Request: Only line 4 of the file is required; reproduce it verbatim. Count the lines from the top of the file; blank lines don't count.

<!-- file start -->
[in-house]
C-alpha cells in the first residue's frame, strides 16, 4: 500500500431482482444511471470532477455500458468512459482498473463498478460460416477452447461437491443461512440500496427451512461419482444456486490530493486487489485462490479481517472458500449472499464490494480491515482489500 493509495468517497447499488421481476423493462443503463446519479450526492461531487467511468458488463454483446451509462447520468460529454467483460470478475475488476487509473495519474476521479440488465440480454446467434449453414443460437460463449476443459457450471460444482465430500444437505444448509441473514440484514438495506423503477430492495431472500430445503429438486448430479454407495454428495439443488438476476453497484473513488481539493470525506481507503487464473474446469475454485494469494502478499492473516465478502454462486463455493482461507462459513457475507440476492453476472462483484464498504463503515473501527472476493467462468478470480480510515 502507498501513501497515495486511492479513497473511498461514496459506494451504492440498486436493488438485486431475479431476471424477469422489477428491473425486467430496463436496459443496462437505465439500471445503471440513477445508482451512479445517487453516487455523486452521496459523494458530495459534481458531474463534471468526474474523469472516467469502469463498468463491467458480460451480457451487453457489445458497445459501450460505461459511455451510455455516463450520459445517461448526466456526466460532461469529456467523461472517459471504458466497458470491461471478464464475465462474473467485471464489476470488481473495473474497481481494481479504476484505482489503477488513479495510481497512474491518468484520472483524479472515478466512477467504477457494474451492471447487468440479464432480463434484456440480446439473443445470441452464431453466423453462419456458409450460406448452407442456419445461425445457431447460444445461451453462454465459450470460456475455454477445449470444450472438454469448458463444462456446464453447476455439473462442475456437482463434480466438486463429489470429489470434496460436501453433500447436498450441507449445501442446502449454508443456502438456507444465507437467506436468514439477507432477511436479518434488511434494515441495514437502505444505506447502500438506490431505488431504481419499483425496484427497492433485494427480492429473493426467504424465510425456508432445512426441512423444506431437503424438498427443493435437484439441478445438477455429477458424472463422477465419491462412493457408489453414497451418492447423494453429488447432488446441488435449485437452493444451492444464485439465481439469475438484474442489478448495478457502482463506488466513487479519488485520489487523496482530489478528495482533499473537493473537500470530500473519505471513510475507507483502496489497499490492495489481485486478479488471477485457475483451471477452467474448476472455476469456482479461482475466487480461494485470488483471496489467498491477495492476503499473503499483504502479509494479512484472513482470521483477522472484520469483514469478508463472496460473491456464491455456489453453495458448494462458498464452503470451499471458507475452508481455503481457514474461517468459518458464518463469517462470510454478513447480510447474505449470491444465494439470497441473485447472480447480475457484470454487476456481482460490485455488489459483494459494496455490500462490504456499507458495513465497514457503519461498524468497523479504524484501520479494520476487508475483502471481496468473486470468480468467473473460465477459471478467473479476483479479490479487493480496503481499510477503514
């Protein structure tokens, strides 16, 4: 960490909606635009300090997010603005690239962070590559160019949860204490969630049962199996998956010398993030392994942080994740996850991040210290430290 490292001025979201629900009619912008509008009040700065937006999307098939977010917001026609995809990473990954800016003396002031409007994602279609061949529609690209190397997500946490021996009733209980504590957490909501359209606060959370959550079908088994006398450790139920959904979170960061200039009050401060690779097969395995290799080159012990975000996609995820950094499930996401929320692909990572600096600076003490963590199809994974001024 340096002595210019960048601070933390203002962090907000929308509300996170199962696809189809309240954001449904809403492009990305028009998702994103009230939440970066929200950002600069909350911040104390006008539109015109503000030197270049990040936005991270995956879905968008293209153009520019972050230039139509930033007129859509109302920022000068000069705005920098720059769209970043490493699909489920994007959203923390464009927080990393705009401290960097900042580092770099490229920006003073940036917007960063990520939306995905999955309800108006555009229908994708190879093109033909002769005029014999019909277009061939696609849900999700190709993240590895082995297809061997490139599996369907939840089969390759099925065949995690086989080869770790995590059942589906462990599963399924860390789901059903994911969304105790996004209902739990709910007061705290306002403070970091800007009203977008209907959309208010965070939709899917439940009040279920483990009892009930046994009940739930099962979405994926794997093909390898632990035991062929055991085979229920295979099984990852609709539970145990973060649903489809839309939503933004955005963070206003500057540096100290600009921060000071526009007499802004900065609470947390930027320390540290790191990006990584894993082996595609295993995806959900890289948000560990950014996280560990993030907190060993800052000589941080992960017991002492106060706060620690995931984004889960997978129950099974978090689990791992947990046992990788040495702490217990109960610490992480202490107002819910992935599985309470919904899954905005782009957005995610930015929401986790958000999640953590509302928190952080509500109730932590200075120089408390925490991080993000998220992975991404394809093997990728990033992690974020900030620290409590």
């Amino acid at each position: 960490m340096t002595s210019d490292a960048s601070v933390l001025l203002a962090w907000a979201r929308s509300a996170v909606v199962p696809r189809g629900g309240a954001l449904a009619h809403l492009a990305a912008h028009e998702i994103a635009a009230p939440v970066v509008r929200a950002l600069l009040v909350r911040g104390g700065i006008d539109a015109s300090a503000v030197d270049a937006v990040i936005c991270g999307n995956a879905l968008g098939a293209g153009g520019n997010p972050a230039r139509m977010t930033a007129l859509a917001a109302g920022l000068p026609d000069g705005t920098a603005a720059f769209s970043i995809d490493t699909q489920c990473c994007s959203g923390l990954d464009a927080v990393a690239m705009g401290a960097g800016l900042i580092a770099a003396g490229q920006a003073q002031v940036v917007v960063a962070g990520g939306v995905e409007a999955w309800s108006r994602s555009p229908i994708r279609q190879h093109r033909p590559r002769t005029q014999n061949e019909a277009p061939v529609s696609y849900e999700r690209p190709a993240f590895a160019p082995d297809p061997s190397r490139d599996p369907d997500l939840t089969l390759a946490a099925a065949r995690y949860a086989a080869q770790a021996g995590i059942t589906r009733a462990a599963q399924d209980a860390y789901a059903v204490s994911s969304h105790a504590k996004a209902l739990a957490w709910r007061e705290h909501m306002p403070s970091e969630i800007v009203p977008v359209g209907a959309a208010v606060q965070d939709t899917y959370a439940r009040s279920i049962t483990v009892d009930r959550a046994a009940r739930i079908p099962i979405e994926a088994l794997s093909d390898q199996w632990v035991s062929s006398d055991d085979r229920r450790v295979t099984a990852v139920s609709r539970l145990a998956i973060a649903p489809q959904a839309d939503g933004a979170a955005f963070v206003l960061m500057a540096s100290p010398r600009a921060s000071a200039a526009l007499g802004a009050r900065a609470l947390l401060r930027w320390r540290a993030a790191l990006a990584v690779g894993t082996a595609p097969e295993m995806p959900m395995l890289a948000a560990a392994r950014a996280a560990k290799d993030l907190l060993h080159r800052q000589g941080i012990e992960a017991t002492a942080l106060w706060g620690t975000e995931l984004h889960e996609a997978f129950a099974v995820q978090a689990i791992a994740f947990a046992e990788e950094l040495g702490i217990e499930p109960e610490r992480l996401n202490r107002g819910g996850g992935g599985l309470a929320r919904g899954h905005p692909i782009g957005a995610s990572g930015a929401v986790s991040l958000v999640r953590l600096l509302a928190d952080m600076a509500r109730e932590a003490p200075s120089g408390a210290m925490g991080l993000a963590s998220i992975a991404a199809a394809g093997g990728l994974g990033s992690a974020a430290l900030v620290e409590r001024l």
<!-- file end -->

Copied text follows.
């Amino acid at each position: 960490m340096t002595s210019d490292a960048s601070v933390l001025l203002a962090w907000a979201r929308s509300a996170v909606v199962p696809r189809g629900g309240a954001l449904a009619h809403l492009a990305a912008h028009e998702i994103a635009a009230p939440v970066v509008r929200a950002l600069l009040v909350r911040g104390g700065i006008d539109a015109s300090a503000v030197d270049a937006v990040i936005c991270g999307n995956a879905l968008g098939a293209g153009g520019n997010p972050a230039r139509m977010t930033a007129l859509a917001a109302g920022l000068p026609d000069g705005t920098a603005a720059f769209s970043i995809d490493t699909q489920c990473c994007s959203g923390l990954d464009a927080v990393a690239m705009g401290a960097g800016l900042i580092a770099a003396g490229q920006a003073q002031v940036v917007v960063a962070g990520g939306v995905e409007a999955w309800s108006r994602s555009p229908i994708r279609q190879h093109r033909p590559r002769t005029q014999n061949e019909a277009p061939v529609s696609y849900e999700r690209p190709a993240f590895a160019p082995d297809p061997s190397r490139d599996p369907d997500l939840t089969l390759a946490a099925a065949r995690y949860a086989a080869q770790a021996g995590i059942t589906r009733a462990a599963q399924d209980a860390y789901a059903v204490s994911s969304h105790a504590k996004a209902l739990a957490w709910r007061e705290h909501m306002p403070s970091e969630i800007v009203p977008v359209g209907a959309a208010v606060q965070d939709t899917y959370a439940r009040s279920i049962t483990v009892d009930r959550a046994a009940r739930i079908p099962i979405e994926a088994l794997s093909d390898q199996w632990v035991s062929s006398d055991d085979r229920r450790v295979t099984a990852v139920s609709r539970l145990a998956i973060a649903p489809q959904a839309d939503g933004a979170a955005f963070v206003l960061m500057a540096s100290p010398r600009a921060s000071a200039a526009l007499g802004a009050r900065a609470l947390l401060r930027w320390r540290a993030a790191l990006a990584v690779g894993t082996a595609p097969e295993m995806p959900m395995l890289a948000a560990a392994r950014a996280a560990k290799d993030l907190l060993h080159r800052q000589g941080i012990e992960a017991t002492a942080l106060w706060g620690t975000e995931l984004h889960e996609a997978f129950a099974v995820q978090a689990i791992a994740f947990a046992e990788e950094l040495g702490i217990e499930p109960e610490r992480l996401n202490r107002g819910g996850g992935g599985l309470a929320r919904g899954h905005p692909i782009g957005a995610s990572g930015a929401v986790s991040l958000v999640r953590l600096l509302a928190d952080m600076a509500r109730e932590a003490p200075s120089g408390a210290m925490g991080l993000a963590s998220i992975a991404a199809a394809g093997g990728l994974g990033s992690a974020a430290l900030v620290e409590r001024l």